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  • The space between words

    When Jessica awakens in a French hospital on the day after the 2015 Paris attacks, all she can think of is fleeing the site of the horror she survived. Her friend Patrick urges her to reconsider her decision, and she reluctantly agrees to follow through with the trip they'd planned before the tragedy. At a country flea market Jessica finds a faded document concealed in an antique.

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  • Risuko: A Kunoichi Tale

    Young Kano Murasaki's nickname is Risuko (Squirrel), earned by the strength of her climbing abilities. When the rich, elderly Lady Chiyome arrives at her village, Risuko is whisked away to be trained to be kunoichi, a term the girl doesn't understand. Put to work with other trainees in the kitchen at Lady Chiyome's remote compound, Risuko balances work with her desire to discover her purpose for being there.

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  • The Bridge Home

    After Viji and Rukku escape their abusive father, they find themselves struggling to survive under an abandoned bridge in Chennai, India. They bond with two boys also on the bridge and together they eek out an existence pilfering the trash pits in and around the city.

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  • The Prince and the Dressmaker

    This was a nice story. The illustrations were amazing and I really liked the dresses. Some would be quite fashionable even now. The dreams of a person can change with circumstances, but their basis is always the same. One must decide how much to give up to achieve them. Yourself or the dream. It's nice when you can get both.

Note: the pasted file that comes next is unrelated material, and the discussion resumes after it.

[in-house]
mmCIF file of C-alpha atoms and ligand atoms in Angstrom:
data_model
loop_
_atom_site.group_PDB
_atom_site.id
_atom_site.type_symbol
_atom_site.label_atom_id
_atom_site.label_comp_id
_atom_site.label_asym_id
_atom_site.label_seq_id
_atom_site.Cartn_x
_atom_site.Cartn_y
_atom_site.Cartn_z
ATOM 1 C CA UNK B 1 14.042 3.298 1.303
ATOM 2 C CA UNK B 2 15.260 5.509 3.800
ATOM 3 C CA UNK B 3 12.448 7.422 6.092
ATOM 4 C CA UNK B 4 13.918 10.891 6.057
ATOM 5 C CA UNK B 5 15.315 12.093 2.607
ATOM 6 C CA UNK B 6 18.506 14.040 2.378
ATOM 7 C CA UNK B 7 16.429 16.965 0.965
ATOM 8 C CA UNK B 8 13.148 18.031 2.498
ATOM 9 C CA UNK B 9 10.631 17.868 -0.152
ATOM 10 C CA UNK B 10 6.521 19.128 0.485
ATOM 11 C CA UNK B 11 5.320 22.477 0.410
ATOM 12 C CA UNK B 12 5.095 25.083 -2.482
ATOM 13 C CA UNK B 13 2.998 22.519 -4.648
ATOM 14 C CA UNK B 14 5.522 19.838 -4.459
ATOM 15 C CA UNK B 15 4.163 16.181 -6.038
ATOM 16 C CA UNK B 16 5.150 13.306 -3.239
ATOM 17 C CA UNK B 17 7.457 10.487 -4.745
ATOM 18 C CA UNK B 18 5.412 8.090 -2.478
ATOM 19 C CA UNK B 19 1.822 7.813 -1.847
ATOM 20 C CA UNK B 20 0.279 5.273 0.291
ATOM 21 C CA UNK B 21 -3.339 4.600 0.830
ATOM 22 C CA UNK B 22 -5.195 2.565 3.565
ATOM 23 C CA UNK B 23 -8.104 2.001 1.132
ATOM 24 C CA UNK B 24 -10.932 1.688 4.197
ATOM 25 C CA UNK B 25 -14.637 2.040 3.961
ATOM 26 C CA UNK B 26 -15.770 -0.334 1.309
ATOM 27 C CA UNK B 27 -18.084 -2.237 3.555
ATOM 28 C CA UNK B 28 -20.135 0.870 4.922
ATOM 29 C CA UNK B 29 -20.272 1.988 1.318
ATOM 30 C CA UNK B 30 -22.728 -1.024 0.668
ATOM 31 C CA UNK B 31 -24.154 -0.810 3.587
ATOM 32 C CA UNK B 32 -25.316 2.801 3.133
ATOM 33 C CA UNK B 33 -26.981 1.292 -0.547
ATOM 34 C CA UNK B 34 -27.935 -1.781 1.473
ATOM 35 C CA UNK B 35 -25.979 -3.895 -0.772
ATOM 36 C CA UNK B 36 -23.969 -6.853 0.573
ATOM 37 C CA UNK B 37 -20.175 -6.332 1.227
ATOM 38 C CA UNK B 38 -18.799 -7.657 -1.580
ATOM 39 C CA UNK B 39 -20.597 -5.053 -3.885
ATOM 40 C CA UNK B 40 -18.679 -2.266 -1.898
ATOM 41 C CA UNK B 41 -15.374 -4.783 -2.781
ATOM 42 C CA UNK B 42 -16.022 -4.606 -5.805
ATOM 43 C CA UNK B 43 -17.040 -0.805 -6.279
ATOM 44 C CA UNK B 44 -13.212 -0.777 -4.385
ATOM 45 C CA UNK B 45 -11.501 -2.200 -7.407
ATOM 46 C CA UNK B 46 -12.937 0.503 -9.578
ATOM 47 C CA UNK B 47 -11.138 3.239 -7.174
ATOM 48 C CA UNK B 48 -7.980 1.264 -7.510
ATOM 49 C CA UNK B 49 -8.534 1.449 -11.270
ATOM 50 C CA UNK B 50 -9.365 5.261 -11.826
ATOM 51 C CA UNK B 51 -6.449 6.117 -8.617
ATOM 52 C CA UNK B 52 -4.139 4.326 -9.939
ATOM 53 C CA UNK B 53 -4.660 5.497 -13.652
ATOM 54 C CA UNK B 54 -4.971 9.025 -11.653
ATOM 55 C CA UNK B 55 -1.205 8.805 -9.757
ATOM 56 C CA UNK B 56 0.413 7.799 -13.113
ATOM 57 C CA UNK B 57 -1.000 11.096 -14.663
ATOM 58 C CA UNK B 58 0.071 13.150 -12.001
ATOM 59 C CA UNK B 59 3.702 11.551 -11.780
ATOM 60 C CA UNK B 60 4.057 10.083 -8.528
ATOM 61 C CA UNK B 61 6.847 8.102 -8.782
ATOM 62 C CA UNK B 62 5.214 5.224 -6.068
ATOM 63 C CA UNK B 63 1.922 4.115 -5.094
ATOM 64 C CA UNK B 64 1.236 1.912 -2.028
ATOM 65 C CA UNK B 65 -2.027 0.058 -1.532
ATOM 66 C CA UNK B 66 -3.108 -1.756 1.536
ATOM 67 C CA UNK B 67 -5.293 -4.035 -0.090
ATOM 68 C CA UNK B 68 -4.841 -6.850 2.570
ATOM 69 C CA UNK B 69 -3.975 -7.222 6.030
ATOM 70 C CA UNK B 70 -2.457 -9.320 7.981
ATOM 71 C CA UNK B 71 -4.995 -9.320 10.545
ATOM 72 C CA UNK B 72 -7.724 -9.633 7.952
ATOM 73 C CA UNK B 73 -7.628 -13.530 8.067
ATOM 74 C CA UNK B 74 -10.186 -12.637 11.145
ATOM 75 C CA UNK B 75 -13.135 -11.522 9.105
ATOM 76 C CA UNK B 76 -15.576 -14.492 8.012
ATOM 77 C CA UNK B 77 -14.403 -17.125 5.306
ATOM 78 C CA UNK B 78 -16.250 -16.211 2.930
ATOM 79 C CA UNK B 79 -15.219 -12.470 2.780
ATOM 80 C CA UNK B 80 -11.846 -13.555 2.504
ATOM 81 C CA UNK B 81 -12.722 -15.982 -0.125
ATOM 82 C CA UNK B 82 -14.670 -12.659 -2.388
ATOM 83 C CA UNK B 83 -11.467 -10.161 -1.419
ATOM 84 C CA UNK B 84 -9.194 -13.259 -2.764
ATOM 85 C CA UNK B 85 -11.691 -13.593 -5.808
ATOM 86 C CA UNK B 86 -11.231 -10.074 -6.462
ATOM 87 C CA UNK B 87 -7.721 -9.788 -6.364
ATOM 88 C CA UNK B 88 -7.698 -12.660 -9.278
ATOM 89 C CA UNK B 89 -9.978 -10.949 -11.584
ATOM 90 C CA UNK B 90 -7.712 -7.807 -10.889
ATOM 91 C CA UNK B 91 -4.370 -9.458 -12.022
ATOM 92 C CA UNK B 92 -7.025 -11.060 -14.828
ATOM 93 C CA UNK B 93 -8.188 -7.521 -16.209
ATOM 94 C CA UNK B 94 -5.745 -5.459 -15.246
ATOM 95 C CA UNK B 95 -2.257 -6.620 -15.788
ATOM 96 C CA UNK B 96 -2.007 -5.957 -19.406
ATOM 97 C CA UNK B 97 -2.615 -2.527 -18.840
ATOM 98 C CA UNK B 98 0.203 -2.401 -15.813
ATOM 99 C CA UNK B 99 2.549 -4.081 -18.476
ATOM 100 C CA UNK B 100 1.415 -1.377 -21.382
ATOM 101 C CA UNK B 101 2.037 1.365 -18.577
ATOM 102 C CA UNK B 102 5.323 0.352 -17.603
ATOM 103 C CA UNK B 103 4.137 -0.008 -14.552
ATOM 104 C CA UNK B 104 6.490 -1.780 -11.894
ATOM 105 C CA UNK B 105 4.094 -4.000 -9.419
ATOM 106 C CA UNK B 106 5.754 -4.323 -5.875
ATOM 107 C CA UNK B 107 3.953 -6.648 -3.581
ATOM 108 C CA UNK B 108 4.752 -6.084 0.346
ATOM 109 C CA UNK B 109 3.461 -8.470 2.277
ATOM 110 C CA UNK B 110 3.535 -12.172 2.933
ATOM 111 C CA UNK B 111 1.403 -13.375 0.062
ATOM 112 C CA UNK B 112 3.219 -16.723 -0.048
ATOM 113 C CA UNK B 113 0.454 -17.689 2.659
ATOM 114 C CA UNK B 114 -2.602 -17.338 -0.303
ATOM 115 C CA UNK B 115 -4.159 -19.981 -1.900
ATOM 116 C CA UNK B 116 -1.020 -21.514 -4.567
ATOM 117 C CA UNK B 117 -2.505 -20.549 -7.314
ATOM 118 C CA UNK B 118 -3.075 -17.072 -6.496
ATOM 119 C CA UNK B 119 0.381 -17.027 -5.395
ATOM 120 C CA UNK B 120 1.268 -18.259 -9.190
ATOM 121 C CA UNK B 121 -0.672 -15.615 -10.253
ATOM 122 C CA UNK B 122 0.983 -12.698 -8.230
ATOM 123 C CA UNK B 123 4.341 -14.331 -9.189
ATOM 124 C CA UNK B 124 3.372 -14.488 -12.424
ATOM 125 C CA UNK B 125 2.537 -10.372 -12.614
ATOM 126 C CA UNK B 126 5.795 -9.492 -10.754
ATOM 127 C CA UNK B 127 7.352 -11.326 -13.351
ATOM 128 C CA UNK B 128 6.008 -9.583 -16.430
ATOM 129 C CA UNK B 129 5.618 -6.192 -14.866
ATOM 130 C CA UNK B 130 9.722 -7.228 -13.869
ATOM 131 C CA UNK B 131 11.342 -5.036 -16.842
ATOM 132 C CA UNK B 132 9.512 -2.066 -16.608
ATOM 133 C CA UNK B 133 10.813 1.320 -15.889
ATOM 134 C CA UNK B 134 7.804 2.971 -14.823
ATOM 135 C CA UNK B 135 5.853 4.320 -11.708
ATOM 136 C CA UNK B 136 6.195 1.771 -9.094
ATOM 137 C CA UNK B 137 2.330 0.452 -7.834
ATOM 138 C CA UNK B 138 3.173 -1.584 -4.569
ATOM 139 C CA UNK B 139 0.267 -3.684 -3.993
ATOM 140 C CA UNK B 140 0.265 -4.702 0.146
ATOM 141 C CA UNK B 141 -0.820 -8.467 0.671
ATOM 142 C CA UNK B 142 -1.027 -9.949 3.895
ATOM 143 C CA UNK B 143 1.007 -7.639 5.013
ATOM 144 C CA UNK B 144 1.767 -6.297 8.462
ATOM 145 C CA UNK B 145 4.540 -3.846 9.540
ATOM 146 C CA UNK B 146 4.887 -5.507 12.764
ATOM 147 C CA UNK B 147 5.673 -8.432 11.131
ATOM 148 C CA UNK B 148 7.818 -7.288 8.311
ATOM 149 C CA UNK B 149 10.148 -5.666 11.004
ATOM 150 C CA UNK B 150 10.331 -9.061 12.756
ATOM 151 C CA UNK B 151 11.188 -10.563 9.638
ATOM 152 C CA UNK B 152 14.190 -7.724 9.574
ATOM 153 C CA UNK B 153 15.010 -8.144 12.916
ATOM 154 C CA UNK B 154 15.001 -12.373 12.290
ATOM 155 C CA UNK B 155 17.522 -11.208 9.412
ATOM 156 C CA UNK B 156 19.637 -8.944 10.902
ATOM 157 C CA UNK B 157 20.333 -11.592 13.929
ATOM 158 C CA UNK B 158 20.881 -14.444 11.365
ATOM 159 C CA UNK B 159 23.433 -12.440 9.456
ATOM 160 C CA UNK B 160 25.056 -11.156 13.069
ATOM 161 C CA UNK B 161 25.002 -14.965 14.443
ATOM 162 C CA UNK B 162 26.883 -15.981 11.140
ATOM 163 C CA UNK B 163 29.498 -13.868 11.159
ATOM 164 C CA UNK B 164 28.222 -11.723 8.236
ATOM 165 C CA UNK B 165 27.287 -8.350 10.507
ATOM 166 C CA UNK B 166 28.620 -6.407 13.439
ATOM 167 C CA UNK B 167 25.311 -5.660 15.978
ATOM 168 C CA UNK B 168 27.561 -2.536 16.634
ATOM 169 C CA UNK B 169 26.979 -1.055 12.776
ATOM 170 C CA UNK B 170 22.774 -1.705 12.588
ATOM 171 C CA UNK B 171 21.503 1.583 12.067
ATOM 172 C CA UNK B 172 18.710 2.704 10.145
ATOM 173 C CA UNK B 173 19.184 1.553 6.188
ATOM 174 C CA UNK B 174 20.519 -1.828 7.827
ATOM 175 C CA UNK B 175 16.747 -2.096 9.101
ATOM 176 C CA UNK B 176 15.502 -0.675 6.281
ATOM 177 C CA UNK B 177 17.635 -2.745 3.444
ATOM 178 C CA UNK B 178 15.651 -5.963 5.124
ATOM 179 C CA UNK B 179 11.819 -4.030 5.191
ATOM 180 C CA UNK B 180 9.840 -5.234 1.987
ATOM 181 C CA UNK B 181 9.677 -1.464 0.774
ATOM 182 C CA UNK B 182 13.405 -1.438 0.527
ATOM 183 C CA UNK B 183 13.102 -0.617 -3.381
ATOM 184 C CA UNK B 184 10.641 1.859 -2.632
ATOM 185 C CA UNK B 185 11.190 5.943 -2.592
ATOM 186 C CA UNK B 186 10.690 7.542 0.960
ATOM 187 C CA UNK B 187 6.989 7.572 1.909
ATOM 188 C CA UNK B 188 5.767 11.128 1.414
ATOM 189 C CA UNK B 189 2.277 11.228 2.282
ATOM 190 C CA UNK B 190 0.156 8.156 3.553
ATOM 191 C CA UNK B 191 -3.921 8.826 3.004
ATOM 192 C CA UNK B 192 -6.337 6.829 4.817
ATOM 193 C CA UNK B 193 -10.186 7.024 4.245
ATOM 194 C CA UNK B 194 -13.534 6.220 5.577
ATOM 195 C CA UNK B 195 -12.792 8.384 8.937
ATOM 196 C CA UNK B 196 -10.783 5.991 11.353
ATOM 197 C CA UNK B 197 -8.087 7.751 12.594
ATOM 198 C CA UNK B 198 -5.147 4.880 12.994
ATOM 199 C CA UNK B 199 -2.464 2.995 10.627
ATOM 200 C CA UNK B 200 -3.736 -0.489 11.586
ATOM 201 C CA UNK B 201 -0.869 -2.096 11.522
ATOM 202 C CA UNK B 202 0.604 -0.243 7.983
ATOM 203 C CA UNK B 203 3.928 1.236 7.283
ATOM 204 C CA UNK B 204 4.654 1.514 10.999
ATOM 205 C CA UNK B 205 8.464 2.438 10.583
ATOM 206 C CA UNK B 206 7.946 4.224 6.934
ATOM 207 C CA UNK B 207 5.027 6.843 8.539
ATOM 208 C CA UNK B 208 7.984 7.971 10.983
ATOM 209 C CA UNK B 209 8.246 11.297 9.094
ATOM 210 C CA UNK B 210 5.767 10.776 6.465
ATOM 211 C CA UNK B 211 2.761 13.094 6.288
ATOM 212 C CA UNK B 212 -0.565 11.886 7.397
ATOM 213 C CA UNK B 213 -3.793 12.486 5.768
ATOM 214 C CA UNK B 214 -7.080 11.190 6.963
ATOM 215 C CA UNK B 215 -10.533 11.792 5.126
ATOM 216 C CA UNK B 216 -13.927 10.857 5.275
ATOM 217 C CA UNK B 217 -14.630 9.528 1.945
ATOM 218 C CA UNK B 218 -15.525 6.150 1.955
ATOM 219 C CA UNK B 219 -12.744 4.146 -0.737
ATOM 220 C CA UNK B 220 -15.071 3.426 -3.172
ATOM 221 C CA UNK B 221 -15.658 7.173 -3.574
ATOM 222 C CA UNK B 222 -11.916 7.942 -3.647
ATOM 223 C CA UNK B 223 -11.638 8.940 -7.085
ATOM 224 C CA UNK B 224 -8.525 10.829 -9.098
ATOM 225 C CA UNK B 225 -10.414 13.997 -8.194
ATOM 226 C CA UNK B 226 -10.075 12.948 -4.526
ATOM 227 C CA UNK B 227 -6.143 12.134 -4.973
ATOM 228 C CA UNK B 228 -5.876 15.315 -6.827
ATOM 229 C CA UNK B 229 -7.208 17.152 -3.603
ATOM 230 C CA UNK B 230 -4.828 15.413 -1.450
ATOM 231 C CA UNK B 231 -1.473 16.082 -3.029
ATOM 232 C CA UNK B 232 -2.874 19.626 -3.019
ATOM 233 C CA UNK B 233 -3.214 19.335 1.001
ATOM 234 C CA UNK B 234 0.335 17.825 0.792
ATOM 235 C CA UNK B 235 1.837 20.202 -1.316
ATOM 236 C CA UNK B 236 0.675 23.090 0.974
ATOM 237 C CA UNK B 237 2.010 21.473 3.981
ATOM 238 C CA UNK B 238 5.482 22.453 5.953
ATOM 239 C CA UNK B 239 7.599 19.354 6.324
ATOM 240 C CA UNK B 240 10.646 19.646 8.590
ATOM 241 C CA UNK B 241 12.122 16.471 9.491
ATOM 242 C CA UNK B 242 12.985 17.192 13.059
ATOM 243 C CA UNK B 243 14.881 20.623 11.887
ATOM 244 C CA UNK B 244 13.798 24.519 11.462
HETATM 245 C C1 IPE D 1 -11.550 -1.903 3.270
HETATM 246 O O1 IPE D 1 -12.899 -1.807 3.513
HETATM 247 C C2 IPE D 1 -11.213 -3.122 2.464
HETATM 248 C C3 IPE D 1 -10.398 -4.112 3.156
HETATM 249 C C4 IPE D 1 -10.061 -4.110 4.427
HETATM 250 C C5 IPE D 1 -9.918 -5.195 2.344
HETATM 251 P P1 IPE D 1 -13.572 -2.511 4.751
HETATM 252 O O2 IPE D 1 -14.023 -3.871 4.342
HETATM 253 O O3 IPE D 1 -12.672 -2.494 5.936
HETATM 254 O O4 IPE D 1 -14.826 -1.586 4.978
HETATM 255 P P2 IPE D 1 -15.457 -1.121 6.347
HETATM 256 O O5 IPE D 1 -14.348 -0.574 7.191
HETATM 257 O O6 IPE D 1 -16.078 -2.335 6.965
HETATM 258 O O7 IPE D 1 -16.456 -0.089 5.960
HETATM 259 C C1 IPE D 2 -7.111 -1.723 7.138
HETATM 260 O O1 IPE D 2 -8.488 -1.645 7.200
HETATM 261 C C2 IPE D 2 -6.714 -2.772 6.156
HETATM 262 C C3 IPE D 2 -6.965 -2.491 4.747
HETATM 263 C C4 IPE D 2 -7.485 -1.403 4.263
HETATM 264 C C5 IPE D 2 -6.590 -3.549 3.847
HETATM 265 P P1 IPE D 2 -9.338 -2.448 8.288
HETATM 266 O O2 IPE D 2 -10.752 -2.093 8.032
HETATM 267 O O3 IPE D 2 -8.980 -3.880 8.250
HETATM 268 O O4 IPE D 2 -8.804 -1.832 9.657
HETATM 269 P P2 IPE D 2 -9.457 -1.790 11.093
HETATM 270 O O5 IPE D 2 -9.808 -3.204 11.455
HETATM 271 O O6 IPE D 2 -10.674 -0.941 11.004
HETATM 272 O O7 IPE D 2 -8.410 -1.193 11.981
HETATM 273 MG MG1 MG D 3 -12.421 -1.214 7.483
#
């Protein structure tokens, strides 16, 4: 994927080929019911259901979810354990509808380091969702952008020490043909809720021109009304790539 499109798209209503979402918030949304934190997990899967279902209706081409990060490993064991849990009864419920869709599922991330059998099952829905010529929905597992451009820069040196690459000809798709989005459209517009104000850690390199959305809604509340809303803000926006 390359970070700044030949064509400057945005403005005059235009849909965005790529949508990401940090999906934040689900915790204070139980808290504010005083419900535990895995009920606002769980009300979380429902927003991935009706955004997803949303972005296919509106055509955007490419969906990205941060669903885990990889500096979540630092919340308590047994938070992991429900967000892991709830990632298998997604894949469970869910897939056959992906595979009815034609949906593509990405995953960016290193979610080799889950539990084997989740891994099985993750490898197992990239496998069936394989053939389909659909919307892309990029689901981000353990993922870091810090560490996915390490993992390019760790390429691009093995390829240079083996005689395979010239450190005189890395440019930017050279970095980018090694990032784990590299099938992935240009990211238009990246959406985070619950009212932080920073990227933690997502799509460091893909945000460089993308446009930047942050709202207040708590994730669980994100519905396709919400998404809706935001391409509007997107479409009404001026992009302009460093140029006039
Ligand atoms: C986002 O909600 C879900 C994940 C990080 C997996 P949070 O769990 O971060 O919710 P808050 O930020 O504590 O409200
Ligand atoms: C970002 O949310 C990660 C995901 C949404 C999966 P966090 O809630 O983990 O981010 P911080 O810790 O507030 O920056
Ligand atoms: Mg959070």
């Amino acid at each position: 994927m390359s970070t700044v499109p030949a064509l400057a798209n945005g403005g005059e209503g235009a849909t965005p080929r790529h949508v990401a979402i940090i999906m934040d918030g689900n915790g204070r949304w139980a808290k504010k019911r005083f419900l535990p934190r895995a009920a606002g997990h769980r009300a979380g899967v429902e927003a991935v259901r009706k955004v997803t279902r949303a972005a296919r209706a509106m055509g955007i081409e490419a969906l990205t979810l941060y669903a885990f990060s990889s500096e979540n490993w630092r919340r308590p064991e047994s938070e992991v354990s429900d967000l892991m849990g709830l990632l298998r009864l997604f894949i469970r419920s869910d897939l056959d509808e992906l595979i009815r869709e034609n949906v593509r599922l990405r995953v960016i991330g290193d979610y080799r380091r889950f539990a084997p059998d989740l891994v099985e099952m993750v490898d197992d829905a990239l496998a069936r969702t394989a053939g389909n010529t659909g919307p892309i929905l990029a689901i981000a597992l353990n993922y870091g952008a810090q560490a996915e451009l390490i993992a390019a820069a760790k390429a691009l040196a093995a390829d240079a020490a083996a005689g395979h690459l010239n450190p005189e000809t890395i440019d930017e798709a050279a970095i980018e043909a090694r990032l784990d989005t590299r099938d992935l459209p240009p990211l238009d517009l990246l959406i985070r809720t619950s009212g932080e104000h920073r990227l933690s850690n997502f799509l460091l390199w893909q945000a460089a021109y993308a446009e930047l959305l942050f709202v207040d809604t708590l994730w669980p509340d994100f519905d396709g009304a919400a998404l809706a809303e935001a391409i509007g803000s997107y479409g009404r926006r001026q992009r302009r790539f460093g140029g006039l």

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  • The 7 1/2 Deaths of Evelyn Hardcastle

    While did enjoy this audiobook, I felt like a needed a "Clue" type score card to keep track of who was who, what day it was, and what happened when. When it all wrapped up it made perfect sense. I did like the way it ended with hope for the future. I was still a bit confused on what happened to some of the characters since there were multiple endings each day, but sometimes it better not to know for sure.

    The Rules of Blackheath: Evelyn Hardcastle will be murdered at 11:00 p.m.
    There are eight days, and eight witnesses for you to inhabit.